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Yukon athletes impress at swimming championships

2023 Speedo Canadian event held in Toronto
The 2023 Speedo Canadian Swimming Championships was held in Toronto from Aug 1. to 6 (Courtesy/Swimming Canada) The 2023 Speedo Canadian Swimming Championships was held in Toronto from Aug. 1 to 6 (Courtesy/Renee Kardash)

The Yukon was well-represented at the 2023 Speedo Canadian Swimming Championships.

The competition was held at the Toronto Pan Am Sports Centre (TPASC) from Aug. 1-6.

Thomas Gishler and Thomas Bakica, two members of the Whitehorse Glacier Bears (WGB) club, represented the club at the competition. Gishler, 18, competed in the 16-18 age group, while Bakica, 20 and a member of the Simon Fraser University varsity team, competed in the 19 and older age group.

Glacier Bears alumna Amelia Barrault, 19, also competed as a member of the University of British Columbia swim team in the 18 and older age group.

Gishler finished 18th in the 400m freestyle, 16th in the 1500m freestyle and 12th in the 800m freestyle. The Glacier Bears said the 1500m freestyle is regarded as one of the most challenging races for swimmers, and each swimmer has the ability to develop their own strategy.

“It’s a distance race that requires a lot of strategy, pacing per 50m or 100m, consistent turns, streamlines, stroke technique, breathing patterns and strength,” the swim club said in a Facebook post.

Glacier Bears’ head coach Bronwyn Pasloski said all times were season bests for Gishler.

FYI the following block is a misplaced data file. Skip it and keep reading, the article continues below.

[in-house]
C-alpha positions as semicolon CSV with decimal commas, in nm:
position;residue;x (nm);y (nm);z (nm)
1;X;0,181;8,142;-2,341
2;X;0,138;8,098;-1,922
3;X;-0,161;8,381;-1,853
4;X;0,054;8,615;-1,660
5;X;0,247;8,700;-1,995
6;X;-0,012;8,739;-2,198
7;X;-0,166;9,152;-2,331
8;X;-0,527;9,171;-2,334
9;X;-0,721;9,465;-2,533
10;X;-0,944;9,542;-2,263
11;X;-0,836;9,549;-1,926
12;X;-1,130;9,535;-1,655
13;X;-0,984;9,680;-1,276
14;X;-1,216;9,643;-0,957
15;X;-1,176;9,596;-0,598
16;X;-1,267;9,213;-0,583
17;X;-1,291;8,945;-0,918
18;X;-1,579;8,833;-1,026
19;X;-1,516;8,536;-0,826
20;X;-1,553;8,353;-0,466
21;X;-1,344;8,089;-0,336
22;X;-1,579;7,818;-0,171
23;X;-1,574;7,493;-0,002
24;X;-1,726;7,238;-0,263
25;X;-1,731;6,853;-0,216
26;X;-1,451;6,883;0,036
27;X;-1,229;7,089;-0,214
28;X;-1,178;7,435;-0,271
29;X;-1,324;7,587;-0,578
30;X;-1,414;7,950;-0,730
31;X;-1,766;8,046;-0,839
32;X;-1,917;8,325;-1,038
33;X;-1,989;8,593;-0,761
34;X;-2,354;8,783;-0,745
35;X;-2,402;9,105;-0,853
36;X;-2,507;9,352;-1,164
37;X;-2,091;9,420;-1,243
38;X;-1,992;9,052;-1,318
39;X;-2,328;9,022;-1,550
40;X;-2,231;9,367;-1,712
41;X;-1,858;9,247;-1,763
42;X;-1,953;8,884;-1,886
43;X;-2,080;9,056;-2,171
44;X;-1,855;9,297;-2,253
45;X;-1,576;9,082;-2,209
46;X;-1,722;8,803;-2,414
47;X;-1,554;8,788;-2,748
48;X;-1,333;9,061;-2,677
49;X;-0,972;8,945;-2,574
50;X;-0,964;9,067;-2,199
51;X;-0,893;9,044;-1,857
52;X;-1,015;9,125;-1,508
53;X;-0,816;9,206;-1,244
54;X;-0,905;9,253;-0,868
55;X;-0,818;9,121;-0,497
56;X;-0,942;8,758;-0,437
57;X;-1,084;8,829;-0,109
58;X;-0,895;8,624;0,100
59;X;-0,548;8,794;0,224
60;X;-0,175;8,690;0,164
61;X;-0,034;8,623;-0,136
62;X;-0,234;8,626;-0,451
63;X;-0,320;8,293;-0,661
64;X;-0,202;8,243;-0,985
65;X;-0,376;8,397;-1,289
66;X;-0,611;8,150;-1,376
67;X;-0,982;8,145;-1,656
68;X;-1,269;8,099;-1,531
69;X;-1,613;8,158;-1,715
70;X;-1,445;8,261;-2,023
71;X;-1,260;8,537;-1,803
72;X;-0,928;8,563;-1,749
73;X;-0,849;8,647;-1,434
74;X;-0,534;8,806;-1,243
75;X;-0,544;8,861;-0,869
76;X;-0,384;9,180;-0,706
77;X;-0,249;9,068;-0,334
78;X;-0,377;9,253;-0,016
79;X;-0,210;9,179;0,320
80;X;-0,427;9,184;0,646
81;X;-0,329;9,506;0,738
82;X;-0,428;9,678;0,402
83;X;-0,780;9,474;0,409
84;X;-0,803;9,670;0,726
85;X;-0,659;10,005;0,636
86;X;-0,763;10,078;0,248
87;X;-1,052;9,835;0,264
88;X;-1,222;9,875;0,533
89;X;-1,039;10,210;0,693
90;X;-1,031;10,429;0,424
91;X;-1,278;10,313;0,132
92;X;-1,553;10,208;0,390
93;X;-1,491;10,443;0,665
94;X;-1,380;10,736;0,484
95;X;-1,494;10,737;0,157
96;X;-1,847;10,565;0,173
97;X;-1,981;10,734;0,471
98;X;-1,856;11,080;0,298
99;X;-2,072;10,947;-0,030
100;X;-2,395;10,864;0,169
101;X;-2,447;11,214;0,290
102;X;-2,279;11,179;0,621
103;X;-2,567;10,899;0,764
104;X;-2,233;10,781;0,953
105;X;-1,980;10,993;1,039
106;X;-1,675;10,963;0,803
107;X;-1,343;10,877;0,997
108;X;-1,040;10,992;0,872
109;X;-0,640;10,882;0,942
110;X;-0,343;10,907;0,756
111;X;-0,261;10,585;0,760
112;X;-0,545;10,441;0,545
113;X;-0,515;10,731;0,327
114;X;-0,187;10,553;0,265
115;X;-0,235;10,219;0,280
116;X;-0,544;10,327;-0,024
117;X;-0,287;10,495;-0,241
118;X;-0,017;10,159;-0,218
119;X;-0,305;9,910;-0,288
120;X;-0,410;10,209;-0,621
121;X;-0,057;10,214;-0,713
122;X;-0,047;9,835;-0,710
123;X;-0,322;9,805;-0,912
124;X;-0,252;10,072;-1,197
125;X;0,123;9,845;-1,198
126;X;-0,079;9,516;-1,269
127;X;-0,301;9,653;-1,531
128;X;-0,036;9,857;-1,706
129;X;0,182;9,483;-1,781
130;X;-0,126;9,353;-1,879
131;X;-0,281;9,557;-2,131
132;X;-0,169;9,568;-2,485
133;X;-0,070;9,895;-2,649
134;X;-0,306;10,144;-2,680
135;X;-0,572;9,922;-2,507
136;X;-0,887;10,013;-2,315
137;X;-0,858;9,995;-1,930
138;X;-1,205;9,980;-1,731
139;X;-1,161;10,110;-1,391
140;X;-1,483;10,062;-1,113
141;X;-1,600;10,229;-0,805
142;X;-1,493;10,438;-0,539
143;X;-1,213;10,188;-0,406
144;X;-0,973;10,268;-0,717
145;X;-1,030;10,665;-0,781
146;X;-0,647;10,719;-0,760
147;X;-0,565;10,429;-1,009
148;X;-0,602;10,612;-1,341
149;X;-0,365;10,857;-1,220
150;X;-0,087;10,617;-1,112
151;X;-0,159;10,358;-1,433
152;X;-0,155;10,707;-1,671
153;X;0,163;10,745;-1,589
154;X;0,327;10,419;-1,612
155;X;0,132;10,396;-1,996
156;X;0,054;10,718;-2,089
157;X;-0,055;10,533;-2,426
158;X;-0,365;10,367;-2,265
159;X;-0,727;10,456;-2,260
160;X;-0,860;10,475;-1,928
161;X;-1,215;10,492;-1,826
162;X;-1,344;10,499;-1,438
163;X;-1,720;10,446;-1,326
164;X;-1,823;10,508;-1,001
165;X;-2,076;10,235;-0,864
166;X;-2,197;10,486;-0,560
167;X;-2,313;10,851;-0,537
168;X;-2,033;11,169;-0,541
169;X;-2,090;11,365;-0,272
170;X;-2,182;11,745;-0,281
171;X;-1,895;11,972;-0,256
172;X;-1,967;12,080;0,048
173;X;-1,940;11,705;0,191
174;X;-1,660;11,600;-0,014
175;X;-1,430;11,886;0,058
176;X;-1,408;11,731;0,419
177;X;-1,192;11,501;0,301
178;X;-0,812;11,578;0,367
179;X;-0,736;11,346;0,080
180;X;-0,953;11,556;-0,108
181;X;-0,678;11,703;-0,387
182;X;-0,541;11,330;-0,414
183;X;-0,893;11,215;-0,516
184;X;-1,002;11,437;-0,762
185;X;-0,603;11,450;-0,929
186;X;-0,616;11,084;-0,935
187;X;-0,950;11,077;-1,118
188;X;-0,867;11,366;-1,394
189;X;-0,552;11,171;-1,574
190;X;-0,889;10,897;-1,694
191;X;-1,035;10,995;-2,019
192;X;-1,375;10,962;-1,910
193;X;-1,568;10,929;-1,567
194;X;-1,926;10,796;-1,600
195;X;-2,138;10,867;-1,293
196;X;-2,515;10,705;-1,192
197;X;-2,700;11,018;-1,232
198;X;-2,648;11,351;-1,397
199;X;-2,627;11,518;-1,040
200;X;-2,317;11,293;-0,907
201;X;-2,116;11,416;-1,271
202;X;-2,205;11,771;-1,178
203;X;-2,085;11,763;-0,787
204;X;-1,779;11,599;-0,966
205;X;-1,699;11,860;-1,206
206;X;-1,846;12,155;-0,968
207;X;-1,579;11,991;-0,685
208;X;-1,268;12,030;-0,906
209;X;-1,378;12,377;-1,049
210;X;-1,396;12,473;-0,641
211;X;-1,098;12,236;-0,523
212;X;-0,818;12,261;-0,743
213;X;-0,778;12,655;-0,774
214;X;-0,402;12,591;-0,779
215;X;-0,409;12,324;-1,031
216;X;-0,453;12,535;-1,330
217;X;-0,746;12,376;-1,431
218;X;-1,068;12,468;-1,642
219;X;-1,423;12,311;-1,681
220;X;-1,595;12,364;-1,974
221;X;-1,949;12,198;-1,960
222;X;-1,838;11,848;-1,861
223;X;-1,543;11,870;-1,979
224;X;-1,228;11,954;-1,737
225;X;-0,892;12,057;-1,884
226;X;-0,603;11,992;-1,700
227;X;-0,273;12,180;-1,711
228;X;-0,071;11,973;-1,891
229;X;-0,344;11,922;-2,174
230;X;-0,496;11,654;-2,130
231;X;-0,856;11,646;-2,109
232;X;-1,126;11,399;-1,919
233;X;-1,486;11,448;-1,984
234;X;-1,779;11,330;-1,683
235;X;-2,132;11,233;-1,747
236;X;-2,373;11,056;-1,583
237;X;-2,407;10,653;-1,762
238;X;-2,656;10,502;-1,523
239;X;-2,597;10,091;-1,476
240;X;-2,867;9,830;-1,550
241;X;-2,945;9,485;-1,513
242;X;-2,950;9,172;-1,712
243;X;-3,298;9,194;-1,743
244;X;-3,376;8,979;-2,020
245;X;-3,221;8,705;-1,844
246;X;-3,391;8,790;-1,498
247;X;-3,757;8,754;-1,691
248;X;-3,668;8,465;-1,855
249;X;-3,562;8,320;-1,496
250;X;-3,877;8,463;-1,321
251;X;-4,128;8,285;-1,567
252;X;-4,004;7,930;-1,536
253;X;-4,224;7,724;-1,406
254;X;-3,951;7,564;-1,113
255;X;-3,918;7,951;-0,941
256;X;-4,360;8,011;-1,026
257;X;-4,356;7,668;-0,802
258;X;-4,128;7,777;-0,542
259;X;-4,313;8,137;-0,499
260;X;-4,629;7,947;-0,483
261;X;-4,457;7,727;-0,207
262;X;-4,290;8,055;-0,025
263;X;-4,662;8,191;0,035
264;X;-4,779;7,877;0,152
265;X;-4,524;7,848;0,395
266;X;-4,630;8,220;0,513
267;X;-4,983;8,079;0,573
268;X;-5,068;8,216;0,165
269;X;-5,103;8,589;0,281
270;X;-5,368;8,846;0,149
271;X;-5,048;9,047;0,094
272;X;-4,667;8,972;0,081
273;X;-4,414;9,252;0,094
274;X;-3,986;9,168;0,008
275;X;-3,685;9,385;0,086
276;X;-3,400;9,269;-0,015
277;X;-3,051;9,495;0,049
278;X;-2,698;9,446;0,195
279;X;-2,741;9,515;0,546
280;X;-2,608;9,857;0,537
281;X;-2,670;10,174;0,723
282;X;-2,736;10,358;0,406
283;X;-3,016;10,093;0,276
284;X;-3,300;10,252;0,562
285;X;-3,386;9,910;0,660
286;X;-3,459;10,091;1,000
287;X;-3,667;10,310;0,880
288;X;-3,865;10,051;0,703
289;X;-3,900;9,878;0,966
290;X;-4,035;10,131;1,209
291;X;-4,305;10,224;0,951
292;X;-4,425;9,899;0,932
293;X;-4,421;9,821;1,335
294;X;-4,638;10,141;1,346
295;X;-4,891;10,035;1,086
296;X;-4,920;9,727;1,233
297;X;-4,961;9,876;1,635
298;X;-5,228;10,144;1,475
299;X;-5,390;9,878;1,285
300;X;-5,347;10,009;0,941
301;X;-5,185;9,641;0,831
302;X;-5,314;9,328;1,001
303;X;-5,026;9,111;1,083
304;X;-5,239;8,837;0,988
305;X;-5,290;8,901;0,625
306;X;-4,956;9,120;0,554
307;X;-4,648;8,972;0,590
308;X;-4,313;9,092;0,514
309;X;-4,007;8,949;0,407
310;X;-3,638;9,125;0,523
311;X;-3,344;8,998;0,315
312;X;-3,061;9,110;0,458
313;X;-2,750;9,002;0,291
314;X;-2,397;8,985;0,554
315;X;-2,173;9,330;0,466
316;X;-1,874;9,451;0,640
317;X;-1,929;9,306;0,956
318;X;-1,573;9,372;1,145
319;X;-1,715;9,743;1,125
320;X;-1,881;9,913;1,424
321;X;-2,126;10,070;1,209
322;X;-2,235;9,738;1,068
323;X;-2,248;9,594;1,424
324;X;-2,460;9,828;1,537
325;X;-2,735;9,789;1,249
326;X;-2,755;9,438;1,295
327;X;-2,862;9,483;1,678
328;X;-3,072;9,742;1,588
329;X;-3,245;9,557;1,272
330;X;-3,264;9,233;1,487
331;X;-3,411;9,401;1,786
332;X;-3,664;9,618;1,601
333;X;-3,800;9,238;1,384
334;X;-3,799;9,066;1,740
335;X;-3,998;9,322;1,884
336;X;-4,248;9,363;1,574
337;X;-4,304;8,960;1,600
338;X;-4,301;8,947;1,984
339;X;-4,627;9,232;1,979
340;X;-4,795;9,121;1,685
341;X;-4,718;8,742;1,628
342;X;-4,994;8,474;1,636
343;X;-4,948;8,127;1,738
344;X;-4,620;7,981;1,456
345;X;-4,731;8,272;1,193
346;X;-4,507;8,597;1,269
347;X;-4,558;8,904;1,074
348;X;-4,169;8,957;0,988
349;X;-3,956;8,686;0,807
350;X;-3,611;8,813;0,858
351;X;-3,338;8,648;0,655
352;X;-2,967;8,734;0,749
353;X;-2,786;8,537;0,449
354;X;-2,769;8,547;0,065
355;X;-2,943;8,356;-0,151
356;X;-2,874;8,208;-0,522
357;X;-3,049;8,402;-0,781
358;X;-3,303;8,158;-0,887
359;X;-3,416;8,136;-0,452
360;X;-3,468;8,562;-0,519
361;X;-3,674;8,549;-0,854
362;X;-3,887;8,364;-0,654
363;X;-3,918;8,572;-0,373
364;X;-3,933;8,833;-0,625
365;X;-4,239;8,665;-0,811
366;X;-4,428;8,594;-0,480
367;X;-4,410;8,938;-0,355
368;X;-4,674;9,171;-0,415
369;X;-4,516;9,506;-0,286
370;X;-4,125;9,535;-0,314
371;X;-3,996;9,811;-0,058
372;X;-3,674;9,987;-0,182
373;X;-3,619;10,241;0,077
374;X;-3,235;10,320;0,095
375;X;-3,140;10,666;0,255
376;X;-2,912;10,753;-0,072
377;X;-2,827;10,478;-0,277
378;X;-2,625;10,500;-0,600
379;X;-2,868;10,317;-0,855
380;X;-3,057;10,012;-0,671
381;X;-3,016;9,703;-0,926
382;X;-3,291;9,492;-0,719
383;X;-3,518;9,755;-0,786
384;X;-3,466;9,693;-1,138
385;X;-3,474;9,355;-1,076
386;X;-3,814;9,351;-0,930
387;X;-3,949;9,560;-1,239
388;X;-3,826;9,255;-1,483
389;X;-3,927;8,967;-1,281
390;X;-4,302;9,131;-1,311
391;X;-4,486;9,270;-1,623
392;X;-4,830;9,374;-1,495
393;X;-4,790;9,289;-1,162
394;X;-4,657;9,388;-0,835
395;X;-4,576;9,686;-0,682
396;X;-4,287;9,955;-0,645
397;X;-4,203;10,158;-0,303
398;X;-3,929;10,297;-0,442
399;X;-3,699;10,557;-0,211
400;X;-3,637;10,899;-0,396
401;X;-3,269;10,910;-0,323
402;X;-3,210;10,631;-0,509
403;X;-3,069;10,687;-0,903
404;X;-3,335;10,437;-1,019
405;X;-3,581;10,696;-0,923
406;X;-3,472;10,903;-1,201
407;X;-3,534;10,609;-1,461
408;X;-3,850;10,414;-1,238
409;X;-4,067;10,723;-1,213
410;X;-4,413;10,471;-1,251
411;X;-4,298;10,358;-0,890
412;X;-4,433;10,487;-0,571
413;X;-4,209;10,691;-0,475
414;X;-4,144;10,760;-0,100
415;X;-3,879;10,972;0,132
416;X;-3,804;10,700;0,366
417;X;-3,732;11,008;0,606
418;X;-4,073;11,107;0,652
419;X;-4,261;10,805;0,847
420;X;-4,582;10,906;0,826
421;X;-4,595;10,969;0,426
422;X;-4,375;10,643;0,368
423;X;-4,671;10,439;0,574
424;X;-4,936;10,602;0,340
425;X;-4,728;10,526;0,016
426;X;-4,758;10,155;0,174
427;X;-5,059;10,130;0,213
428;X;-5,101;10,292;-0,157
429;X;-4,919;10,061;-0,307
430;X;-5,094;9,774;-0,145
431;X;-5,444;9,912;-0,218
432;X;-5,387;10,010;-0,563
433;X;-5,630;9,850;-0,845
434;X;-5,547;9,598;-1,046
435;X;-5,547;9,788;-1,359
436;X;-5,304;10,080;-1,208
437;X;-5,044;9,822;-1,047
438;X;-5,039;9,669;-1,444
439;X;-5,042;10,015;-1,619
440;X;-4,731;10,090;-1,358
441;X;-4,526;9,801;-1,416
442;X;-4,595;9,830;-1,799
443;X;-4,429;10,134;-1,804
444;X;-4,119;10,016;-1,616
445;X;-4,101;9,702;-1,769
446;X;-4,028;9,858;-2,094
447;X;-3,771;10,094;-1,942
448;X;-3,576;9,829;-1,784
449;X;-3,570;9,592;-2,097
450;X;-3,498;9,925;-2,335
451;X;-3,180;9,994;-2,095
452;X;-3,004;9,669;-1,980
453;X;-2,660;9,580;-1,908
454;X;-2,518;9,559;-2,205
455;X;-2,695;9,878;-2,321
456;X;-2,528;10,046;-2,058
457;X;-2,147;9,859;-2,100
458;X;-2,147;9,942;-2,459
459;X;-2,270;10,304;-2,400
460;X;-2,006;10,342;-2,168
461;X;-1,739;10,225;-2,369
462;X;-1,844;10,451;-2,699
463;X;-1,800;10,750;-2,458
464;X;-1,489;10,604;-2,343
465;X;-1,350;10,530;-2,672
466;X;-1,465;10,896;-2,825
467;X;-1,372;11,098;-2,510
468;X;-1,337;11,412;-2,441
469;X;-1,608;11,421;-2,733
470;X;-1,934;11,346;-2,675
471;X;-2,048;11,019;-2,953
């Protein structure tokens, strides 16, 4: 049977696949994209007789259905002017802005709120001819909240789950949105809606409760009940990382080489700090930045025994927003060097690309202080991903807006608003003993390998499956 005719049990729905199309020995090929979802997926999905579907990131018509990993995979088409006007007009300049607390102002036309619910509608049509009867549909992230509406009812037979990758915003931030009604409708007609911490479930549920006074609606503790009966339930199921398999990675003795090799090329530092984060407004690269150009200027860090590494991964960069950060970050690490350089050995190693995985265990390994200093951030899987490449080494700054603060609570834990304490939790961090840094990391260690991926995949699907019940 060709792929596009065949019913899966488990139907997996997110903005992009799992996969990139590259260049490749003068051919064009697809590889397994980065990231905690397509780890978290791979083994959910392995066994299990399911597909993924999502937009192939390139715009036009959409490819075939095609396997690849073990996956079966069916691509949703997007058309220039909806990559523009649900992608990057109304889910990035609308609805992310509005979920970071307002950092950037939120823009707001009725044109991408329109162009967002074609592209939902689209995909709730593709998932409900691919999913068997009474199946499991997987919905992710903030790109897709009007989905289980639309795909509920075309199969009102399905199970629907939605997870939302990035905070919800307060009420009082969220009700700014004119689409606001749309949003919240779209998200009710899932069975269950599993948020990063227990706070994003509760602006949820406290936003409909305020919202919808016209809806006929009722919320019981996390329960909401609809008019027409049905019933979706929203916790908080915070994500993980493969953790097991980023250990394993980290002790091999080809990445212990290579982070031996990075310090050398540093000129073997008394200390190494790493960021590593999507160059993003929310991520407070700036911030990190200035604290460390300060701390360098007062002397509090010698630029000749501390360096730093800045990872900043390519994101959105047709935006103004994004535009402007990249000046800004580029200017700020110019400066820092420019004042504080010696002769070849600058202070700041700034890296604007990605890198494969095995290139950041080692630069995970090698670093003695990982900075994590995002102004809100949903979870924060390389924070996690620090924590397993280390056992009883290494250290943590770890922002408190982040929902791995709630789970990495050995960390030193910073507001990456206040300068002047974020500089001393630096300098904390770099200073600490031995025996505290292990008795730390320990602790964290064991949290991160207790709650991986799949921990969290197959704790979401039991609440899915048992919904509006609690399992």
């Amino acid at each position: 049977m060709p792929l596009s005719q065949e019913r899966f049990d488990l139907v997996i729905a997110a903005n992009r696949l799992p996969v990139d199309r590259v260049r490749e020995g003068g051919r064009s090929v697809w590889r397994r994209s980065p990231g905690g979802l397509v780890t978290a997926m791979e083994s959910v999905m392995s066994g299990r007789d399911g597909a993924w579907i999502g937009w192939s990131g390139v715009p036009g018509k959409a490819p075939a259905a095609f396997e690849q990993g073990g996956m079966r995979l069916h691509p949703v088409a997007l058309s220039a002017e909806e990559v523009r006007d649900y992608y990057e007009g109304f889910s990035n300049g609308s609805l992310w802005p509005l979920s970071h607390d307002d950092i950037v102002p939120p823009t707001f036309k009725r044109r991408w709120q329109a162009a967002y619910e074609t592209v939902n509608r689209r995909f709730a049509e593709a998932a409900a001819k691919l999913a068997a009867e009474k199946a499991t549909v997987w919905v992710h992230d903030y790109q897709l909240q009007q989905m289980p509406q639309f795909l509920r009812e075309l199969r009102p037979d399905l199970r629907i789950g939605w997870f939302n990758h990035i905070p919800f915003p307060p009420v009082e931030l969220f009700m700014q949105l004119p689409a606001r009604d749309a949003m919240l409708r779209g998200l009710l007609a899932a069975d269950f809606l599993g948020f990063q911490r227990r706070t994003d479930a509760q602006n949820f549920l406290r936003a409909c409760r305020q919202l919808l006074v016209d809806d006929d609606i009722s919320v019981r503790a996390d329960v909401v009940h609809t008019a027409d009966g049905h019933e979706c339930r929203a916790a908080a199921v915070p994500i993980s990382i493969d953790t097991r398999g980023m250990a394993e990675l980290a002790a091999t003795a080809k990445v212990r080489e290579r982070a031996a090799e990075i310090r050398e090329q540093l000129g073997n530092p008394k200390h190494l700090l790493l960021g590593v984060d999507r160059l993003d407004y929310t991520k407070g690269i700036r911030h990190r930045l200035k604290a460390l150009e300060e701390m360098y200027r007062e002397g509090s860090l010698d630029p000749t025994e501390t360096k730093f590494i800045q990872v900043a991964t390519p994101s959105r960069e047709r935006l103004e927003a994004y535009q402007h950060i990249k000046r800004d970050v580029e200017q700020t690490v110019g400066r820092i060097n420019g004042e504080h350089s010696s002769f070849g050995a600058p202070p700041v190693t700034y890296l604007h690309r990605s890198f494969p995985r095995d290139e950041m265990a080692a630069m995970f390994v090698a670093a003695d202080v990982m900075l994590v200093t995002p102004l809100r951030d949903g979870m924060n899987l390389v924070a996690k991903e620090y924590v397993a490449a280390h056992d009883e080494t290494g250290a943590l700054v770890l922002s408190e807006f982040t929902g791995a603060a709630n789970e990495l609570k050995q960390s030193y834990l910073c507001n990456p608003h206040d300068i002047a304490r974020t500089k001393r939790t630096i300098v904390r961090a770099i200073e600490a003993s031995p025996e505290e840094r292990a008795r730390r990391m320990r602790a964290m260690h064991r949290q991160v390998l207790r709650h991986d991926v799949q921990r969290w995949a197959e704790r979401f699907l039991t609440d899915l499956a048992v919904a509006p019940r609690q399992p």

Bakica, who was recently named Simon Fraser University’s swim team captain for the 2023-2024 school year, finished 21st in the 50m breaststroke.

Barrault finished 16th in the 100m breaststroke, ninth in the 400m medley, 12th in the 200m medley and eighth in the 200m breaststroke.

Yukon siblings Kassua and Tuja Dreyer, who recently participated in the North American Indigenous Games (NAIG), also competed at the championships in Toronto.

Tuja, 15, won two medals — a silver in the 400m individual medley and a bronze in the 50m butterfly at the competition. Kassua, 18, is a student at the University of Calgary and represents the university’s swim club, while Tuja lives in Victoria, where he attends Claremont Secondary School.

Pasloski said the competition is a tough meet and contending for medals is very challenging.

“We had some really good swims across the board. Both [Gishler and Bakica] were close to their personal best times and we are very excited for their results,” she said. “ I also think they were satisfied with their performances.”

Pasloski said the athletes have started preparation for the coming school year.

“Our club is quite young and most of my athletes are 16 years old or younger,” she said. “They are just learning the world of being competitive athletes and we are going to see a lot of progress for everyone across the board next season.”

At the club in Whitehorse, Pasloski said her role is to provide overall scheduling and structure for the club with athletes ranging from as young as six years old up to 20.

“Our primary focus is to be able to support athletes to be able to develop their capacity in swimming and to be able to lead them to higher levels of competitive competition within the sports,” she said. “Our big goal is to be able to support our athletes in having the opportunity to train at the university level programs.”

Contact Patrick Egwu at

Patrick Egwu

About the Author: Patrick Egwu

I’m one of the newest additions at Yukon News where I have been writing about a range of issues — politics, sports, health, environment and other developments in the territory.
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